1. How can I know if I should try therapy?

See this page on the American Psychological Association's website for an introduction to psychotherapy and how it can help people. They list the following signs that suggest it might be time to try psychotherapy:

  • You feel an overwhelming, prolonged sense of helplessness and sadness.
  • Your problems don't seem to get better despite your efforts and help from family and friends.
  • You find it difficult to concentrate on work assignments or to carry out other everyday activities.
  • You worry excessively, expect the worst or are constantly on edge.
  • Your actions, such as drinking too much alcohol, using drugs or being aggressive, are harming you or others.

You may be wondering whether or not therapy will or can help you. Ultimately, you can't know until you try it - as is true for many of the things we worry about - so give it a shot and then see what you think. 

2. How often will I need to attend sessions?

Most likely we will schedule weekly sessions. In my experience, less frequent meetings tend to be insufficient for supporting behavior change and can extend treatment duration. We may jointly decide that more frequent sessions (for example, twice per week) would be more beneficial. However, we may then also consider whether a higher level of treatment - e.g., inpatient or intensive day treatment - may be more appropriate.

3. How long will therapy last?

This varies very widely. I've worked with some patients who've only needed a few sessions (4-5) to learn and apply skills and see significant relief or change. Far more typical is 3-6 months and I also see patients for a good bit longer than that. Much depends on the number and complexity of treatment goals and also the degree to which patients are able to consistently and systematically practice and implement skills-based exercises.

4. Can I continue seeing my previous therapist while seeing you?

I typically address this on a case-by-case basis but generally recommend against seeing two therapists at the same time (unless you are seeing me strictly for mindfulness training). Although there is similarity between different treatment approaches, it is possible that different approaches to an issue will result in confusion and possibly even conflicting guidance to the patient. Thus, I generally advise to take a break from seeing your previous therapist to work on your CBT or mindfulness-based treatment for a period of time and then return to working with your previous therapist.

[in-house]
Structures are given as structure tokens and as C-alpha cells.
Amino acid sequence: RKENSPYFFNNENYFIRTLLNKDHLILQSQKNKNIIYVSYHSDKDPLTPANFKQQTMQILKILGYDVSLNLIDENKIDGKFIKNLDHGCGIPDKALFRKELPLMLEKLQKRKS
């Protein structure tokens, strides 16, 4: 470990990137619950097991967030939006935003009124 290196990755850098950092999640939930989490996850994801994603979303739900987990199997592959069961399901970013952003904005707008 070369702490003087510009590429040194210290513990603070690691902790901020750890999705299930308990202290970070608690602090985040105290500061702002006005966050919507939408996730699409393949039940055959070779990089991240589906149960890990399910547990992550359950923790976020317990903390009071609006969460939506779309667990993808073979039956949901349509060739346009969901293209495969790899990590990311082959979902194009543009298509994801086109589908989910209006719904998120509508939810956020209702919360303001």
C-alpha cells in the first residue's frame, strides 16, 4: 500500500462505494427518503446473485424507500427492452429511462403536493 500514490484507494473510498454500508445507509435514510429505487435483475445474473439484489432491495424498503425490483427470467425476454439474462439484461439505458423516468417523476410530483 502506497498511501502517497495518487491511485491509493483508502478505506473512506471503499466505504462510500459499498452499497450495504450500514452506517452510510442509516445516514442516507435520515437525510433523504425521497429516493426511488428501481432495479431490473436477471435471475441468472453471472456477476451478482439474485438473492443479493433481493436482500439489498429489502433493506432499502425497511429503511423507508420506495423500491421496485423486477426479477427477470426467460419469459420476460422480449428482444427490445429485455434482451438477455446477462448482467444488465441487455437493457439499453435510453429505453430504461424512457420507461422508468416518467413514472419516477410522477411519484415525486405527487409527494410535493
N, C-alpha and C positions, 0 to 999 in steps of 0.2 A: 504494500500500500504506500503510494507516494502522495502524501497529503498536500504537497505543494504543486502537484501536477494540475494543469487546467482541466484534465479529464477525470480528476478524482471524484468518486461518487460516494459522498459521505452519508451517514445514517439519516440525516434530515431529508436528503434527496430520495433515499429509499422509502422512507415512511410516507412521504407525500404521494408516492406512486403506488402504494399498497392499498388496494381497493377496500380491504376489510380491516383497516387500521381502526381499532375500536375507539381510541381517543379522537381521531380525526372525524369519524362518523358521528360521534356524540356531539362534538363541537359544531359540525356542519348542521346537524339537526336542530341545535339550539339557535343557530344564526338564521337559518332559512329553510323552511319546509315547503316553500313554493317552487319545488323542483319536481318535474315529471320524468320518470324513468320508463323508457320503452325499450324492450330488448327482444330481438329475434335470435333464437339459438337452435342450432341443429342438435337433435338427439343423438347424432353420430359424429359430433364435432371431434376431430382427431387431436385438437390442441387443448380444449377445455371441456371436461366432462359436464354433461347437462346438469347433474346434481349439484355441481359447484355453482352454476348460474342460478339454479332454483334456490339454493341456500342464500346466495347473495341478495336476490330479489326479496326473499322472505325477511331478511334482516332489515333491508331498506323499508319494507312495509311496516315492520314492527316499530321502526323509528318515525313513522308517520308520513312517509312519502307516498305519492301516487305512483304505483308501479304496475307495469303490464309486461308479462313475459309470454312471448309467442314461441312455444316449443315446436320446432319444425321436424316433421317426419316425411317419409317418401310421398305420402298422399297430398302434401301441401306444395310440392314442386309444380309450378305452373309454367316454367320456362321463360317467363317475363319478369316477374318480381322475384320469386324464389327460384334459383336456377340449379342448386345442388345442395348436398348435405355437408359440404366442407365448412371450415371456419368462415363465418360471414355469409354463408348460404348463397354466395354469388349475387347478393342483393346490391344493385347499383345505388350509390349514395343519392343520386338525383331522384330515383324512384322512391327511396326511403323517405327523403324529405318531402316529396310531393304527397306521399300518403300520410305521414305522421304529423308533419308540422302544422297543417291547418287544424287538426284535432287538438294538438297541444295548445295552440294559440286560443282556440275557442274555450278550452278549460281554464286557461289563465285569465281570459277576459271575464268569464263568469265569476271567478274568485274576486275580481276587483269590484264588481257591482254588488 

5. What is the first session like?

The first session is an intake session where I ask background and history questions and aim to obtain a lot of information about what is troubling you so I can help you decide if what I have to offer may help you. If we agree that it is a good fit and will continue to work together then we will jointly determine treatment goals. If it appears that I am not the right fit for any reason, I can provide referrals. 

6. What are subsequent sessions like?

Treatment or training sessions are structured - we will typically set an agenda for what to discuss, review experiences from the prior week, review home assignments, discuss/practice new skills/strategies, and make a plan for the upcoming week.

7. Do you provide teletherapy, web-based therapy (aka video or phone sessions)? 

Yes, I offer video-based therapy for a lower fee than in-person sessions. Please contact me for more details. 

8. What is the payment policy?

Payment for psychotherapy services is expected at the time of your visit. You may make your payment with cash, credit cards (all accepted except American Express), or cheque. Please note that you must provide 48 hours notice when cancelling appointments or you will be charged the full fee (fees for missed appointments are not reimbursed by insurance companies).

Payment for the 4-session mindfulness training package is collected after the intake session and in advance of the training sessions.

9. Do you accept insurance for psychotherapy services?

I do not currently accept insurance. However, if you have out-of-network benefits, I can provide receipts for you to submit to your insurance provider so you can be reimbursed according to their policies. Be sure to check with your insurance provider about your benefits and any requirements they may have prior to beginning treatment.